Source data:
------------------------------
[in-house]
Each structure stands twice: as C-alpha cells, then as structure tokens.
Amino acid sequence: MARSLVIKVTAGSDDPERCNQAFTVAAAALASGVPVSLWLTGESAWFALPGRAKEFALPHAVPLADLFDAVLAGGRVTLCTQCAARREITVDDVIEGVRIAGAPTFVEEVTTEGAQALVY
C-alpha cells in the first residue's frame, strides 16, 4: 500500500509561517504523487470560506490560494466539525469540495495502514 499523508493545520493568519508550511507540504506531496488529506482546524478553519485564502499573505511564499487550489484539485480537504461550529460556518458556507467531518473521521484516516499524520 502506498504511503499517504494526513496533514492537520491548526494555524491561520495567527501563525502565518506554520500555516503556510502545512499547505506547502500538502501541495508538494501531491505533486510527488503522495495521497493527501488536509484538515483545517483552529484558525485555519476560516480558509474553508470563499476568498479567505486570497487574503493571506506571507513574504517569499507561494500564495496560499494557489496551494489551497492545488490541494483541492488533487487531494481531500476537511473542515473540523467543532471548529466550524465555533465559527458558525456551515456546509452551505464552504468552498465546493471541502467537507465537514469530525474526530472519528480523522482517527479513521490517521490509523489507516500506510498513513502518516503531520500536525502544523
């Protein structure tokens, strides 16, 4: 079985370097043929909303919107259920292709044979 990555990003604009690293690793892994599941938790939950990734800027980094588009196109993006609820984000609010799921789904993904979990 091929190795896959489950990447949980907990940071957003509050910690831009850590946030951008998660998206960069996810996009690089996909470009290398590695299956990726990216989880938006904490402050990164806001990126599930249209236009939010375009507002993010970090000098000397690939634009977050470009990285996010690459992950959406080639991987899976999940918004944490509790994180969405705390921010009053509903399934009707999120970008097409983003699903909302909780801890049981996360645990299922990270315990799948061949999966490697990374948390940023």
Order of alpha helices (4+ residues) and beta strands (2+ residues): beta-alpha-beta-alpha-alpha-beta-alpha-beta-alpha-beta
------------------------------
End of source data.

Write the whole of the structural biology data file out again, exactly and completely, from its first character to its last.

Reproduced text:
[in-house]
Each structure stands twice: as C-alpha cells, then as structure tokens.
Amino acid sequence: MARSLVIKVTAGSDDPERCNQAFTVAAAALASGVPVSLWLTGESAWFALPGRAKEFALPHAVPLADLFDAVLAGGRVTLCTQCAARREITVDDVIEGVRIAGAPTFVEEVTTEGAQALVY
C-alpha cells in the first residue's frame, strides 16, 4: 500500500509561517504523487470560506490560494466539525469540495495502514 499523508493545520493568519508550511507540504506531496488529506482546524478553519485564502499573505511564499487550489484539485480537504461550529460556518458556507467531518473521521484516516499524520 502506498504511503499517504494526513496533514492537520491548526494555524491561520495567527501563525502565518506554520500555516503556510502545512499547505506547502500538502501541495508538494501531491505533486510527488503522495495521497493527501488536509484538515483545517483552529484558525485555519476560516480558509474553508470563499476568498479567505486570497487574503493571506506571507513574504517569499507561494500564495496560499494557489496551494489551497492545488490541494483541492488533487487531494481531500476537511473542515473540523467543532471548529466550524465555533465559527458558525456551515456546509452551505464552504468552498465546493471541502467537507465537514469530525474526530472519528480523522482517527479513521490517521490509523489507516500506510498513513502518516503531520500536525502544523
């Protein structure tokens, strides 16, 4: 079985370097043929909303919107259920292709044979 990555990003604009690293690793892994599941938790939950990734800027980094588009196109993006609820984000609010799921789904993904979990 091929190795896959489950990447949980907990940071957003509050910690831009850590946030951008998660998206960069996810996009690089996909470009290398590695299956990726990216989880938006904490402050990164806001990126599930249209236009939010375009507002993010970090000098000397690939634009977050470009990285996010690459992950959406080639991987899976999940918004944490509790994180969405705390921010009053509903399934009707999120970008097409983003699903909302909780801890049981996360645990299922990270315990799948061949999966490697990374948390940023």
Order of alpha helices (4+ residues) and beta strands (2+ residues): beta-alpha-beta-alpha-alpha-beta-alpha-beta-alpha-beta